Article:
I was so overwhelmed with gratitude to be selected to travel to OpenCon this year (Thank you University of Guelph Library!). It was shortly after the news set in, that I started to panic. I have never been away from my kids for so long, or so far away. I questioned my "worth" to be extended such an opportunity. I worried that my plane would crash in a fiery inferno. All of the feelings, all of the worries.
All of which slipped away upon touching down in Berlin. I am a fairly seasoned traveller at this point in my life. I quickly remembered how much I love travelling alone within the first few hours of wandering the dimly lit streets. I am literally so much more "open" when I do. There is not the same opportunity for insularity. And so I smelled all of the smells, Saw all of the sights. Listened to all of the sounds. Felt all of the feels. I was also reminded that I am so much more than a worker, a student, a mother, a partner. I am me. And for this, I am most thankful.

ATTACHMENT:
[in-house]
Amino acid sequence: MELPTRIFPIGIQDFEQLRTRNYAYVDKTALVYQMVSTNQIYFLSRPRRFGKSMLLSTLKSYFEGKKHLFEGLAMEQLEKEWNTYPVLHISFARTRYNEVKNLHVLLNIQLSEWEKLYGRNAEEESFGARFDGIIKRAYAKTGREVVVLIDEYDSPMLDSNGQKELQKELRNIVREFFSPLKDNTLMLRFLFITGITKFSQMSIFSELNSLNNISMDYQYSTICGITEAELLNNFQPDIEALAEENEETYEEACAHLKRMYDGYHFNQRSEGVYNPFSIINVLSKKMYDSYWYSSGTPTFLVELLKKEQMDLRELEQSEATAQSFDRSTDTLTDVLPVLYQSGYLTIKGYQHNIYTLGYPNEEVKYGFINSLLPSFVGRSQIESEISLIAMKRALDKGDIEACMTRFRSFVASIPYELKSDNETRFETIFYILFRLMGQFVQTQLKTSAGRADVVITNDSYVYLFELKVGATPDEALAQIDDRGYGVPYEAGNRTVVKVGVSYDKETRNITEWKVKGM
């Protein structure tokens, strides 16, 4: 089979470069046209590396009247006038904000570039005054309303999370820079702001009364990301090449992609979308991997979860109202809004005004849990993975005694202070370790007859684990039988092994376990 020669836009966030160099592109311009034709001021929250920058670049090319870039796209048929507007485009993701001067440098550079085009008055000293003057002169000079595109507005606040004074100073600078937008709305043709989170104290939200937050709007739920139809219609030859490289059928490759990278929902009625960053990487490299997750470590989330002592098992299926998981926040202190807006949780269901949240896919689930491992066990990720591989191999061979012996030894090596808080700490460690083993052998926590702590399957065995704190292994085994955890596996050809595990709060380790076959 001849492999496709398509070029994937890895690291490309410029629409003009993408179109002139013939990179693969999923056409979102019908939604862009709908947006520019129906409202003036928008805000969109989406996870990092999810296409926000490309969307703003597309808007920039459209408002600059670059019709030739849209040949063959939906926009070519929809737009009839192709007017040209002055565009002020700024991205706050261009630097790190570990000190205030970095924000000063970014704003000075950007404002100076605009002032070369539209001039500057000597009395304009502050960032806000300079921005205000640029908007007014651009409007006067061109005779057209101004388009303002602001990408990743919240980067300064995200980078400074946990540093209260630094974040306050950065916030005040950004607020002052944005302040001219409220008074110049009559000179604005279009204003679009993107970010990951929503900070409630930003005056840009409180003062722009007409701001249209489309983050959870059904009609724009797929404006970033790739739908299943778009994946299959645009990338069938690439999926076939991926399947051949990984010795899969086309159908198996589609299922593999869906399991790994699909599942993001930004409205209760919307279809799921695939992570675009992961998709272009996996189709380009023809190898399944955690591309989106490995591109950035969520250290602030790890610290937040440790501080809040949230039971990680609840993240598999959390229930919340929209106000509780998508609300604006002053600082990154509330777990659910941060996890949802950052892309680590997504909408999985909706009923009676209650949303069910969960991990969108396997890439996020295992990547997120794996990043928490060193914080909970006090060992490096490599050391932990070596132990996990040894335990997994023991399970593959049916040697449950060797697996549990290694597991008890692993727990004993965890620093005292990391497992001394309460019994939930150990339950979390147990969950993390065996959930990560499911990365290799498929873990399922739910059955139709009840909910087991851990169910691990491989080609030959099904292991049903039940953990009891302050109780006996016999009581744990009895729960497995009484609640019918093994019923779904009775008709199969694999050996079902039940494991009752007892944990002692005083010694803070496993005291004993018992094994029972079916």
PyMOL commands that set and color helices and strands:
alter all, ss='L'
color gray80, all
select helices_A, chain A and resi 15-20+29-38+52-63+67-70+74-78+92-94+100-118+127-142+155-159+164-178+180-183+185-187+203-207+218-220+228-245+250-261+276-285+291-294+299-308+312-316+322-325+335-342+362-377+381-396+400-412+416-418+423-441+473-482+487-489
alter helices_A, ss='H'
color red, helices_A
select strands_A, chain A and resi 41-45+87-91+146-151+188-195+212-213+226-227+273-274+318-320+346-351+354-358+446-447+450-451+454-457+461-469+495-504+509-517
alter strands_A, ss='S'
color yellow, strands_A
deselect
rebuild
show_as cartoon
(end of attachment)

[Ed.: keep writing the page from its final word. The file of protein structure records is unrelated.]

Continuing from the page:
This is going to be hard for me. It shouldn't be, I have opinions. But I also feel vulnerable. Vulnerable to let my opinions be known. To be so "out there". But how can I be a proponent of open if I am not?